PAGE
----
Variable-rate seeding study
The ANOVA analysis results for VR seeding study indicated that plant spacing varied significantly (p < .0001) for the different meter speeds for both John Deere Standard and Precision Planting eSet meter (Table 5). This result was expected as plant spacing was influenced by seeding rate which impacts meter speed. For PP eSet meter, CV was significantly (p = 0.0021) affected by the meter speed whereas meter speed did not influence CV for JD Standard meter. Statistical analysis also indicated no significant differences (p > 0.05) in crop emergence for different meter speeds indicating no effect of meter speed on emergence for both seed meters. Table 6 presents the summary of mean plant spacing, CV, and emergence for different meter speeds attained during the field tests. The measured plant spacing was within 2–13 mm of the target spacing for the JD Standard meter, and within 2–11 mm for the Precision Planting eSet seed meter. The measured plant spacing differed between the meter speeds due to the fact that meter speed is a function of seeding rate and ground speed, and any changes in seeding rate affects the target seed spacing at the given ground speed. For both seed meters, the overall trend observed was that the CV values increased with an increase in meter speed, however no significant differences existed between the CV values at different meter speeds for the John Deere Standard meter. The computed CV values for Precision Planting eSet were, on average, lower than the CV values for the John Deere Standard. The CV values were 31.2% or higher for meter speeds above 25 rpm for John Deere Standard meter setup with a maximum of 36.4% above this rpm. The CV for the eSet meters was only higher than 31% for meter speeds above 28.5 rpm with a maximum of 33.8%. For Precision Planting eSet meter, the CV values observed at meter speeds of 27.7, 37.2, 38.2, and 43.0 rpm were significantly differently from the CV attained at lowest meter speed of 15.4 rpm. This result indicated that the plant spacing uniformity degraded with an in increase in meter speed for the selected meter speeds. Lab testing of these meter units on a meter test stand prior to planting demonstrated that meter performance can degrade sharply at higher meter speeds (> 38 rpm) for both meter setups. The overall crop emergence for both seed meters ranged from 93% to 99% with some of the lowest emergence values (93–95%) observed at the meter speeds of 32.1, 37.2 and 43.0 rpm for both seed meters. Both seed meters provided very comparable emergence with no particular trend observed in emergence values with an increase in meter speed. Results indicated that the plant spacing uniformity and emergence was not affected by meter speed for both seed meters with the exception of CV values at the lowest meter speed (15.4) and three high meter speeds (37.2, 38.2 and 43.0) for Precision Planting eSet meter.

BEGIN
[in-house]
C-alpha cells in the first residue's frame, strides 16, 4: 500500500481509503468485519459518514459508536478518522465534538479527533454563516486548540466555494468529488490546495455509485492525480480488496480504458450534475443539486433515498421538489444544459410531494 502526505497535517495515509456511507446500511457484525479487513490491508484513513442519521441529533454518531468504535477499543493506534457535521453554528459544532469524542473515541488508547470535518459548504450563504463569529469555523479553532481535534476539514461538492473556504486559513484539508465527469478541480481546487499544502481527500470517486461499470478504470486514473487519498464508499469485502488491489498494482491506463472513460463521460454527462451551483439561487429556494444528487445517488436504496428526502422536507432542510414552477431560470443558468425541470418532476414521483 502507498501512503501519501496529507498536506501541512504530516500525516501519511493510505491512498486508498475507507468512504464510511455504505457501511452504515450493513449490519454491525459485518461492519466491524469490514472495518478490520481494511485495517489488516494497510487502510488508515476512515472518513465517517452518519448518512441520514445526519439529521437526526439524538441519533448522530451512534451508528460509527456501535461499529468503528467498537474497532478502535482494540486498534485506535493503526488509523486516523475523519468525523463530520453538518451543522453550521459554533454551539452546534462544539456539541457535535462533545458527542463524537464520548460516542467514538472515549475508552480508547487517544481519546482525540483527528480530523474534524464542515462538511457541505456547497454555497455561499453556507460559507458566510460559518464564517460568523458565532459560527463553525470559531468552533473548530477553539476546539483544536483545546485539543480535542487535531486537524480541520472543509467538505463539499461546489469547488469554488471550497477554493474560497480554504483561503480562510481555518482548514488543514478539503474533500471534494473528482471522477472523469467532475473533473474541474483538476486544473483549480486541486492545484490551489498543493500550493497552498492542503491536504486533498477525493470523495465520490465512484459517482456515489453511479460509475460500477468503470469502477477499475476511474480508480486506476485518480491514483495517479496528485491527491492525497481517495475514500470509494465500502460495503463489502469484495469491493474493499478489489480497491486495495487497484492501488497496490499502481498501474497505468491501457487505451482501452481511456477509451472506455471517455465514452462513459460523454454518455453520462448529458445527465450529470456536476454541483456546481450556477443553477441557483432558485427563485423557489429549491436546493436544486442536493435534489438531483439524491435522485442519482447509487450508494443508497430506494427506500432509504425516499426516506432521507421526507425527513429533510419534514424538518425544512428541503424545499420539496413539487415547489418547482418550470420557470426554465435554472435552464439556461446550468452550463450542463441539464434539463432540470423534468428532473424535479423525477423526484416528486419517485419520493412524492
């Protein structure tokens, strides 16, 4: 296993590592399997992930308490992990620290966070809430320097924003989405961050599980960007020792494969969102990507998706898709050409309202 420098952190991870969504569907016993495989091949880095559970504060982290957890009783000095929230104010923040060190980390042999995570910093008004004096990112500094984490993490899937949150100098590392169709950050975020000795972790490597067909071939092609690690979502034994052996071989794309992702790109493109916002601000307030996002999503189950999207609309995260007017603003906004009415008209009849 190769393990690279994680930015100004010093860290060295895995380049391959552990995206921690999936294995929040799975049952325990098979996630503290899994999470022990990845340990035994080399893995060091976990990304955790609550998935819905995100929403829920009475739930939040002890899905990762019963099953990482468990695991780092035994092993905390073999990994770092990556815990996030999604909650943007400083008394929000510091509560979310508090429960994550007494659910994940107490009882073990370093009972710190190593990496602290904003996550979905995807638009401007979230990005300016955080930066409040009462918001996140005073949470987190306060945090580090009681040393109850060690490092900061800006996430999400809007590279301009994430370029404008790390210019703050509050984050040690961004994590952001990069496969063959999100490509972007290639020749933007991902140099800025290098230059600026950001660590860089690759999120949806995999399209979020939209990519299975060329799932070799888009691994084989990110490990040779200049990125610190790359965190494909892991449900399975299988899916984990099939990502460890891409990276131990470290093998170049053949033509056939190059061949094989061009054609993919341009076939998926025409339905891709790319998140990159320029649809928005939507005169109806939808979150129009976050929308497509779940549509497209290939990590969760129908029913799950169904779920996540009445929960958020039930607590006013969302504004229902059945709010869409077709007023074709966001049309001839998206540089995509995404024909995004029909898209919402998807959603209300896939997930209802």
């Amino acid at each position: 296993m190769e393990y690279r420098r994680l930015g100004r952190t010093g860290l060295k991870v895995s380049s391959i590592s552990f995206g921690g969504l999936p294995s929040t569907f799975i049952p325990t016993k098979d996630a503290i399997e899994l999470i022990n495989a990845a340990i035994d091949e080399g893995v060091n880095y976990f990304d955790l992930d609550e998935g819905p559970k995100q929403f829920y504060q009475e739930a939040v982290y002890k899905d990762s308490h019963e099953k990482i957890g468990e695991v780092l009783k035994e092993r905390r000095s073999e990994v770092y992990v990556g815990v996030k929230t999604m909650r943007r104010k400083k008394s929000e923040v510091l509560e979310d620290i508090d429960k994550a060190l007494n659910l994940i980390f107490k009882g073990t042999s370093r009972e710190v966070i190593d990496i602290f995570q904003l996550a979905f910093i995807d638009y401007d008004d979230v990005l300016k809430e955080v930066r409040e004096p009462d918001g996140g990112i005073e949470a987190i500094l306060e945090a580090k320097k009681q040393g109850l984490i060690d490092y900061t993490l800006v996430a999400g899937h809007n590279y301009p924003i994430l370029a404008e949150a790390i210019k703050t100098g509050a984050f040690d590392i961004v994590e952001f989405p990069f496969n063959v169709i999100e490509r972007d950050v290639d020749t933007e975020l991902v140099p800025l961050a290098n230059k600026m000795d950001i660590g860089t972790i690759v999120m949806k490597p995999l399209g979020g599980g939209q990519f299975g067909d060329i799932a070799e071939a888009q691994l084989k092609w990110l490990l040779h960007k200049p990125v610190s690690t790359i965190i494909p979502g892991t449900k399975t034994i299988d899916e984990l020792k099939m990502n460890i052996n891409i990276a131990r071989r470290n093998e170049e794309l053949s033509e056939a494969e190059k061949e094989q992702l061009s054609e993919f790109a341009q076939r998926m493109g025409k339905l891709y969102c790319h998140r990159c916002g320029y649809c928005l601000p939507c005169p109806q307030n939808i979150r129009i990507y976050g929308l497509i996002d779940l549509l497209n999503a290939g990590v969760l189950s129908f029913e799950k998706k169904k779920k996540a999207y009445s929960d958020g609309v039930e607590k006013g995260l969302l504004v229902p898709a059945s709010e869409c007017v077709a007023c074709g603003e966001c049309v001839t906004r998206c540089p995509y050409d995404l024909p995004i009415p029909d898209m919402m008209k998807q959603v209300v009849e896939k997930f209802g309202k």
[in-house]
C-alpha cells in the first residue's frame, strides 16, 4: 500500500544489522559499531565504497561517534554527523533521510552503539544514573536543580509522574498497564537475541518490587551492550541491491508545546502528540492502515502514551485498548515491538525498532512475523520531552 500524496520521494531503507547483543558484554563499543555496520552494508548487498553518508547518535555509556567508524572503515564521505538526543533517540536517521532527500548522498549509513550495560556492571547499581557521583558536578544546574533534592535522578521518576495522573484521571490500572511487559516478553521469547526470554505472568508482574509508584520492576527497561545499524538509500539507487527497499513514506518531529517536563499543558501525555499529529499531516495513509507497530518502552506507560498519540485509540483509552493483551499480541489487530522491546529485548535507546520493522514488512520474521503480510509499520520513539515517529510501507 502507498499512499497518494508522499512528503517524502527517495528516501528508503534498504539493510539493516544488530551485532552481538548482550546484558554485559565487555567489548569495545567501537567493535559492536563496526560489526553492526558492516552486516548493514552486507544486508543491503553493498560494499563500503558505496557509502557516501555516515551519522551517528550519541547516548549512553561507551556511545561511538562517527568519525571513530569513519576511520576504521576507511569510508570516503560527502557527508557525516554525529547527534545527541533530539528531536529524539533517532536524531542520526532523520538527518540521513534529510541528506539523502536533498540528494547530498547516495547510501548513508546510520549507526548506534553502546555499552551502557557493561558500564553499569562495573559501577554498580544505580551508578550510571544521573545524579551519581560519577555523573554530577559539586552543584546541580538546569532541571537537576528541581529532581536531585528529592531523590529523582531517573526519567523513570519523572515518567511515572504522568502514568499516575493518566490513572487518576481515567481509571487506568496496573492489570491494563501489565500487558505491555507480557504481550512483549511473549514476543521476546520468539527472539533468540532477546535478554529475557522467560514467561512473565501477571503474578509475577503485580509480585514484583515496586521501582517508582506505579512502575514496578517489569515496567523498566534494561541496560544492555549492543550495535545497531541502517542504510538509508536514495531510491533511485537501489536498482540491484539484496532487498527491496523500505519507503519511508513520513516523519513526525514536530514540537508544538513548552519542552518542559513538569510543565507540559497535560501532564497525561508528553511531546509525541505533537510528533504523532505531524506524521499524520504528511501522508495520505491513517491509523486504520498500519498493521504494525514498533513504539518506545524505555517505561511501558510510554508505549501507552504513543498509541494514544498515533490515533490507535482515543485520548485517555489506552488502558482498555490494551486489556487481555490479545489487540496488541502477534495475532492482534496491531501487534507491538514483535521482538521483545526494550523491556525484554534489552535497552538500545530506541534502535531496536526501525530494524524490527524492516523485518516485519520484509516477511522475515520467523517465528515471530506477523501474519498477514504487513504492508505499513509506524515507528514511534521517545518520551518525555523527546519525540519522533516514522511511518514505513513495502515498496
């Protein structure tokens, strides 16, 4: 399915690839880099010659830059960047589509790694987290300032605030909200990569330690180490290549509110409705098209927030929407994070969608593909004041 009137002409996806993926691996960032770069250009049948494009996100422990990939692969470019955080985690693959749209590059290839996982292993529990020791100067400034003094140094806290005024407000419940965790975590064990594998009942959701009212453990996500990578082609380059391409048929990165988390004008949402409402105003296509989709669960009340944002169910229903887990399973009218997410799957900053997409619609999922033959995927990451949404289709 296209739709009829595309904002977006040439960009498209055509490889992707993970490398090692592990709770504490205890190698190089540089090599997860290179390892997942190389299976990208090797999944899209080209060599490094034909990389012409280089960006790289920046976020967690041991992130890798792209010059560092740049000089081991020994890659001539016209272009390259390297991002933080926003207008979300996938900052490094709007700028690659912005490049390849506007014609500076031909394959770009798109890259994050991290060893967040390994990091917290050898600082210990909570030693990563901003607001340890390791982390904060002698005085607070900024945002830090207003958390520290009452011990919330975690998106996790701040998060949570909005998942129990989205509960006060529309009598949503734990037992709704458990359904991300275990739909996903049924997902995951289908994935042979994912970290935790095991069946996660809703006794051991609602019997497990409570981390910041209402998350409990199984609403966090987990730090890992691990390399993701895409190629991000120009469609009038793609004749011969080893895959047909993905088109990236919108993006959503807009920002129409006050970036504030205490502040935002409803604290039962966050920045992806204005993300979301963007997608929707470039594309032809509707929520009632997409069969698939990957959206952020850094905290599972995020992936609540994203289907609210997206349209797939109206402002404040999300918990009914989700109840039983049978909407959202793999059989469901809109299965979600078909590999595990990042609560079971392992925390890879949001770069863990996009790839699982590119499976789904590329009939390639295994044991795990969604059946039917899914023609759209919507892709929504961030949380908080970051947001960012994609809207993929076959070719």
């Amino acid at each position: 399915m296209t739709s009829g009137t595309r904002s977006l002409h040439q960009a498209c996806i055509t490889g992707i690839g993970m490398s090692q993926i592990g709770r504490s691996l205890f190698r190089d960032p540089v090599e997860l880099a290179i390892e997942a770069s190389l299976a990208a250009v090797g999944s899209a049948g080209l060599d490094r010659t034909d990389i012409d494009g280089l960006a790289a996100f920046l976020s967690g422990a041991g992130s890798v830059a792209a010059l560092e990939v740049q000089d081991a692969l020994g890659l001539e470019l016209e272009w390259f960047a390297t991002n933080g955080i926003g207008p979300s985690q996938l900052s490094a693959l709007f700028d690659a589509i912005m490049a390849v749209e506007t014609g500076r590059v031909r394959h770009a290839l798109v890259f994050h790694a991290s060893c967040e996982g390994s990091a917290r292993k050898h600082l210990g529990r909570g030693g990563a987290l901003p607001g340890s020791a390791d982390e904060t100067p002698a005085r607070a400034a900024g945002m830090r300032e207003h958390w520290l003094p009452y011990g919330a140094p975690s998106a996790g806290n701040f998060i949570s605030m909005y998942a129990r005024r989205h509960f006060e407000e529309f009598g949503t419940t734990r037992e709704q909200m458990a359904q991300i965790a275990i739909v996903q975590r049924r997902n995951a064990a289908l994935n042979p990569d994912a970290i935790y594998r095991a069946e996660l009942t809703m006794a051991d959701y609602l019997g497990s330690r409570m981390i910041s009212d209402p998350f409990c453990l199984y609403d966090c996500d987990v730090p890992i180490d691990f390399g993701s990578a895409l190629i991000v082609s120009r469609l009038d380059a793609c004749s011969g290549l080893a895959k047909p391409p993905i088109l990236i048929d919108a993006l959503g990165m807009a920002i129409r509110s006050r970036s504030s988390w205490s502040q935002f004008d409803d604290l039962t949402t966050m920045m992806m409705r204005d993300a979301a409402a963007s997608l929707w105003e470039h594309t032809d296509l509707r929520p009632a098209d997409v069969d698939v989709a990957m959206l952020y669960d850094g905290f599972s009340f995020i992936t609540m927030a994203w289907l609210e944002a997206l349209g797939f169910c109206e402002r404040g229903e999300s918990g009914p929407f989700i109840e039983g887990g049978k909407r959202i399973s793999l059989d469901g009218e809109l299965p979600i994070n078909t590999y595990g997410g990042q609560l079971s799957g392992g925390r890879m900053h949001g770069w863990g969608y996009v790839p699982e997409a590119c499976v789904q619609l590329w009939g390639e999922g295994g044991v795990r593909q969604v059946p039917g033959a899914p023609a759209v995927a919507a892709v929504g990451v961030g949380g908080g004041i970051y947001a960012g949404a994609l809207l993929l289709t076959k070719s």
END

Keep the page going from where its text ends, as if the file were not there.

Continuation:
The VRS results in Field 3 revealed the distance to make a seeding rate change (e.g. transition distance) was 2.0 m or less regardless of the magnitude in the rate change. Converting the distance values to seconds indicated the response time for the variable-rate system for making seeding rate transitions was close to 1.0 s or less irrespective of the ground speed. No significant difference was found between the rate transition times for each ground speed (Table 7). The only small trend observed was that the rate transition time decreased at higher ground speeds which makes sense since the distance measured in the field for a rate transition was consistent among different ground speed treatments. Observing the magnitude of rate increments or decrements at the management zone boundaries (Table 8), the transition time was very consistent (0.7–1.0 s) irrespective of the rate change magnitude. Data showed no effect of ground speed and the magnitude of the rate transition (whether increasing or decreasing) on the transition time. This indicated that the VRS technology used in the study was considered quick and consistent. This feature is highly desirable in a VR planter since a quick response time minimizes rate change errors between management zones.